In fact, even today Gillis has a low profile. Until he gets on stage, his fans rarely recognize him, allowing him to mingle with his base and get their true take on his work.

Pitchfork asked if he was ready to tackle the Big Apple, and he said "I think if I lived in New York I would be really stressed out going out to a club and seeing a good DJ who's doing something on a similar level. It would stress me out to feel like I needed to be one upping someone. In Pittsburgh, I'm in my own world-- I know I'm the guy doing this here."

In high school, Gillis was a sort of self-defined performance artist with a thing for avant-garde noise. But as he got older, the idea of adding a beat to his "noise" took hold.

He began Girl Talk in 2000 while a student at Case Western Reserve University. Gillis specializes in sample driven remixes, in which he splices at least a dozen riffs from different songs to create a new song. When he performs, his only instrument is his laptop computer.

At his early shows, Gillis became notorious for his exhibitionist antics on stage, often spinning his songs in his boxer shorts to an equally stripped down dance crowd. Even now, he has crowd members come up on stage and boogie to his beat. Gillis covers his instrument, a laptop, in Glad plastic wrap and Scotch tape to protect it from the beer, sweat and whatever else oozing off the fans onstage with him.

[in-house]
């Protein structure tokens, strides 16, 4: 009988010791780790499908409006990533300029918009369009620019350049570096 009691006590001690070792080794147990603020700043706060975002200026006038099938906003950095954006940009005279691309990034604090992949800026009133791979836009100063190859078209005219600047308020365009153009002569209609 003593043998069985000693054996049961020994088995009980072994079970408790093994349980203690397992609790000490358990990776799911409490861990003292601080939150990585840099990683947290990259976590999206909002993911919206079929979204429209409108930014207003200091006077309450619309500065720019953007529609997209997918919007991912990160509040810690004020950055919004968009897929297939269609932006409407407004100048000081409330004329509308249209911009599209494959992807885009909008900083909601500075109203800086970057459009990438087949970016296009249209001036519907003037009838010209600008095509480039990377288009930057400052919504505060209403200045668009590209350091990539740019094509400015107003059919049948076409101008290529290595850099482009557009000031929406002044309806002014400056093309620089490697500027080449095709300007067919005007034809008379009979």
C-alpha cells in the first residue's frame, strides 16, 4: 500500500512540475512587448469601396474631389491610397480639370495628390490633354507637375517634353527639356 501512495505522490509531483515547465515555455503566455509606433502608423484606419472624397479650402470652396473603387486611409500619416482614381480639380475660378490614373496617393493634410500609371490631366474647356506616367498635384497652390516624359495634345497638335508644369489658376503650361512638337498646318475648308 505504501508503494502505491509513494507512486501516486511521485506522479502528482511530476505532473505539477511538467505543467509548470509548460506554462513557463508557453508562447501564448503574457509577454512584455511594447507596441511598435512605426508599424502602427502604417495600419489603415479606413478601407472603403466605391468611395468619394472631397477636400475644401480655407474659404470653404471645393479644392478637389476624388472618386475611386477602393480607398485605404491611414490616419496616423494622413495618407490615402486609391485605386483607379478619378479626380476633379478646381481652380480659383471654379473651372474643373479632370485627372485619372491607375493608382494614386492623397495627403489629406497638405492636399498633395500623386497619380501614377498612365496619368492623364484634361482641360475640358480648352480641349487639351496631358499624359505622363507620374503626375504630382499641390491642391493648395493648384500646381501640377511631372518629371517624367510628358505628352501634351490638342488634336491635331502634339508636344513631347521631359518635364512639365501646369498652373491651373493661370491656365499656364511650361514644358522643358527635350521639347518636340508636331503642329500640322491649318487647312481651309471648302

He released two mash-up albums before his breakthrough CD, Night Ripper. Gillis combs through a virtual library of songs ranging from classic rock (he's into Nirvana) to rap (he's a fan of Public Enemy), cobbling together samples into a whole in a process that he refers to as “retexturizing.”

He takes them from popular sources, too. He's a self confessed radio junkie, and there aren't very many obscure acts getting sampled in his tracks. Who else would put Biggie's "Juicy" over Elton John's "Tiny Dancer"? Most of his samples are so well known that sometimes his gigs break out into sing-alongs.

Everything on his CD is taken from someone else. He told MSNBC “This remix culture where everything is recycled is a sign of the times. Every kid uses Photoshop and every kid downloads images to manipulate them. Pretty soon audio mixing programs are going to become a lot more user friendly and with every song that comes out there’s going to be fifth graders remixing it for fun. And that’s cool.”

"I think you can play a sample just like someone can play a guitar, and it can be just as original. It’s clearly taking pre-existing ideas, putting your own twist on it, and making something new."